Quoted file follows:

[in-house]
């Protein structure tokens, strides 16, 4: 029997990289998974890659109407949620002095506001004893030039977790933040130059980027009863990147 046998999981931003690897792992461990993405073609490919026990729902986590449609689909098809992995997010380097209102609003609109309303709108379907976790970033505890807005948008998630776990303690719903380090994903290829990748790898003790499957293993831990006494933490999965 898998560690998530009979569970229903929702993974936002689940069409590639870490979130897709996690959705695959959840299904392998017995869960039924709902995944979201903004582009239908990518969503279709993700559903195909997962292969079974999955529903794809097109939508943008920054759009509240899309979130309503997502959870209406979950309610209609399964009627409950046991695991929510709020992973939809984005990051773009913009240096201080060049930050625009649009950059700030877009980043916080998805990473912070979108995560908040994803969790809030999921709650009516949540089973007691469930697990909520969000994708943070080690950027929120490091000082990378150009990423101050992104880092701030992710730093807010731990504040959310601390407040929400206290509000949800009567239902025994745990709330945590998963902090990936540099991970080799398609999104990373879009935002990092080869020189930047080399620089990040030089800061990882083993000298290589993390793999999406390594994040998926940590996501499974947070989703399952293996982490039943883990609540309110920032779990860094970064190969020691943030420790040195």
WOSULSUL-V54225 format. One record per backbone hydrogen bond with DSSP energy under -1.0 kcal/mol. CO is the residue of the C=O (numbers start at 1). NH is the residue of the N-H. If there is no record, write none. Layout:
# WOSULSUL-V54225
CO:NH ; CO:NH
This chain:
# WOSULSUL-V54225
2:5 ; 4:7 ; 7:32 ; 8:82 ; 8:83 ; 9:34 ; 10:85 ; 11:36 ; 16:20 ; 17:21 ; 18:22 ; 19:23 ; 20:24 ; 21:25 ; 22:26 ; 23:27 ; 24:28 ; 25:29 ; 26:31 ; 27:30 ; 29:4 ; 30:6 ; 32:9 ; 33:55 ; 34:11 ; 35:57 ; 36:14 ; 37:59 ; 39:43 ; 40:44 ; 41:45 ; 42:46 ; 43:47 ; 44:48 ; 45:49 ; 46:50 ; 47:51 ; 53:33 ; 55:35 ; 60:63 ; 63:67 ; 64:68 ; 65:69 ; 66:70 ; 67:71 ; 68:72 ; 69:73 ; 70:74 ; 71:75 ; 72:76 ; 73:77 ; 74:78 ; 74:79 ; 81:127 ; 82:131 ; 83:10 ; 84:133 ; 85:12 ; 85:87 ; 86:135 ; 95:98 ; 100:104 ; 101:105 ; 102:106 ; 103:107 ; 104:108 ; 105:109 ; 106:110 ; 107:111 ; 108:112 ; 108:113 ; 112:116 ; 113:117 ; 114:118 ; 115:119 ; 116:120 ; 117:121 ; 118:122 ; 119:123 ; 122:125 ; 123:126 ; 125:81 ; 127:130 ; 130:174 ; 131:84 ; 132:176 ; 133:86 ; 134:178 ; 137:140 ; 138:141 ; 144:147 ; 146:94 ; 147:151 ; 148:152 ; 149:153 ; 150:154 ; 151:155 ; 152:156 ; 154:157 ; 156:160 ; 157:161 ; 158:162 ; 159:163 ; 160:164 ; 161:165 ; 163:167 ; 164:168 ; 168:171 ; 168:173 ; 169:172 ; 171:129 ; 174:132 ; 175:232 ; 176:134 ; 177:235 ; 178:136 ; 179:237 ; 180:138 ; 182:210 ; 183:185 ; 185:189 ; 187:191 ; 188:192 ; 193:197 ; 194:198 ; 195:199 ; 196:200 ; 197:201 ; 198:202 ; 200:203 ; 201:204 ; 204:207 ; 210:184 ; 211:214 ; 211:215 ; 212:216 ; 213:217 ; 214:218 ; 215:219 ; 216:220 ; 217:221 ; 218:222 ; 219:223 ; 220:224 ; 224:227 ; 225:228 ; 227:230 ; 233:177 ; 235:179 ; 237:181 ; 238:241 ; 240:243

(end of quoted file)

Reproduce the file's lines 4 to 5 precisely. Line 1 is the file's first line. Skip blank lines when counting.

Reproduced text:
# WOSULSUL-V54225
CO:NH ; CO:NH